“Education department has failed Northern Area communities” - Trollip
Democratic Alliance (DA) Eastern Cape leader, Athol Trollip, has blamed the poor state of schools and education in the Northern Areas of Port Elizabeth on yesterday’s violent protests, which left three people injured and members of the media robbed of their equipment.
A reported six police vehicles and one belonging to a local councillor were damaged after residents took to the streets just after 05h00, citing the lack of teachers at schools as the main reason. Two suspects, aged 19 and 21, are expected to appear in the Gelvandale Magistrates Court later today on charges of public violence.
News24 also confirmed that one of its journalists had his vehicle pelted with stones on-route to the area, while a Daily Sun reporter was hit over the head and robbed of his laptop, cellphone and camera.
According to reports, principles are expected to meet with the provincial Department of Education at 14h00 today as schools remain closed.
“For a parent to interrupt and obstruct their child’s education is a last act of desperation, to achieve a better future,” Trollip said in a statement.
“The fact is that schools in the northern areas of Port Elizabeth have been notoriously neglected, and parents cannot tolerate this affront to their children any longer. These schools are dangerous places, where gangsters and criminals prey on children because school safety is utterly ignored”.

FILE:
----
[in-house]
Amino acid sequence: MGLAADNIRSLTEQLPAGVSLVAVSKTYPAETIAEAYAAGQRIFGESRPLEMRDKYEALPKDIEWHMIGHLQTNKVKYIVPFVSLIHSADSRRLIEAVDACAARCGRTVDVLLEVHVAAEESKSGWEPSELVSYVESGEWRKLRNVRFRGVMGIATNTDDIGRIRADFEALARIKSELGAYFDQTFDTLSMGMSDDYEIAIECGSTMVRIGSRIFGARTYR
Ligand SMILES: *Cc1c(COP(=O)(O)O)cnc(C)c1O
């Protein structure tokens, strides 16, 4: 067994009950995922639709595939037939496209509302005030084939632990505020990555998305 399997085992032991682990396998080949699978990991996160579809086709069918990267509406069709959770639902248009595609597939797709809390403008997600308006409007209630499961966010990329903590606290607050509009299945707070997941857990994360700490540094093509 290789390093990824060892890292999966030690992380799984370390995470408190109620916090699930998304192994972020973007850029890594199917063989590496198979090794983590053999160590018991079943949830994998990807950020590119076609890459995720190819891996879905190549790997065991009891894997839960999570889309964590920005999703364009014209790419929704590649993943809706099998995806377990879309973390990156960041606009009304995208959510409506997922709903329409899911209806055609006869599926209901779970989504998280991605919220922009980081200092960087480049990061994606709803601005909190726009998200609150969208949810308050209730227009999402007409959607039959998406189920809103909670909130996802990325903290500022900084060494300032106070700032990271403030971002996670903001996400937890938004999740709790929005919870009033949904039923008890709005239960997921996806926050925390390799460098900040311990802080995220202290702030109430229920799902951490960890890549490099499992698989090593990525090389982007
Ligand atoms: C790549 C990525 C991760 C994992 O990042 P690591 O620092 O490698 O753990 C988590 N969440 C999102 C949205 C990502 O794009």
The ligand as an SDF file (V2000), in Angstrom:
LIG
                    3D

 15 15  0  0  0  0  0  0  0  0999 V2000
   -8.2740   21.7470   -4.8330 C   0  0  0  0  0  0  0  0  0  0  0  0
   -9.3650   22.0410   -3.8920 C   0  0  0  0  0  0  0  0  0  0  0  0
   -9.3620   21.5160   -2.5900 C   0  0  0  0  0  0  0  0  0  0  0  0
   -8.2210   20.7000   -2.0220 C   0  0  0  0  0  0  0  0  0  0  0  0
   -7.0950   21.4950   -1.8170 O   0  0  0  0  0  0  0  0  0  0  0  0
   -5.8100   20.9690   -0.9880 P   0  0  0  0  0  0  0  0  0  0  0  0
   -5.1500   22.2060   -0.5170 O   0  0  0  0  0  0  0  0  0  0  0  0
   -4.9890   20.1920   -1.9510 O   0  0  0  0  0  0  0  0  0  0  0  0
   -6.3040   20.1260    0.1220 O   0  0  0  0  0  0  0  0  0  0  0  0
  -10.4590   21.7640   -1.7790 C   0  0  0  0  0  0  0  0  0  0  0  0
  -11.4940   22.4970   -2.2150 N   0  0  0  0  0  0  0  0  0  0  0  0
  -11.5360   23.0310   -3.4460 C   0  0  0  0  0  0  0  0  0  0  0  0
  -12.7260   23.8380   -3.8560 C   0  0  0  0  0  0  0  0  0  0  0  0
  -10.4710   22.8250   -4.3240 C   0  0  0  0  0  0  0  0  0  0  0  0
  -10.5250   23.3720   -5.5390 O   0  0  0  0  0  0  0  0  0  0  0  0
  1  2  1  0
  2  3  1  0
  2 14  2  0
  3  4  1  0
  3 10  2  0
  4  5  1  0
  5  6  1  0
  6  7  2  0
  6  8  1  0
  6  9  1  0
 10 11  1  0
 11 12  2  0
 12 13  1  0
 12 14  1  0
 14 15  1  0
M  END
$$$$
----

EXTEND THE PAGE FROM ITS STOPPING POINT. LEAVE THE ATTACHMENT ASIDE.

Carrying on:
Taking a swipe at the Nelson Mandela Bay Police Department, who used rubber bullets, stun grenades and water cannons to disperse residents, Trollip stated that the vision of well-equipped police force is “nothing more than a pipe-dream” as the area would have been safer if the unit was functioning fully.
“Where the DA governs in the City of Cape Town, dedicated Metro Police Officers are deployed to less-safe schools to protect children in harms’ way. The same could be true in Port Elizabeth if the Metro got its act together and made the Metro Police a reality”.
Rejecting the party’s acceptance of Executive Mayor Danny Jordaan’s recently tabled budget, which reportedly only allocated 5.9% to the development of the Northern Areas, Trollip said the province has “broken its promises to fill [teacher] vacancies” so as to address the problems of under-development
“Frustration and desperation are understandable in these circumstances. Violence by protesters is condemned, but the message of these parents must be taken seriously: safer and better schools in the northern areas are an immediate necessity.
“We implore the Eastern Cape Education Department to bring time-bound commitments to the area tomorrow, and to stick to its promises once and for all,” he said.
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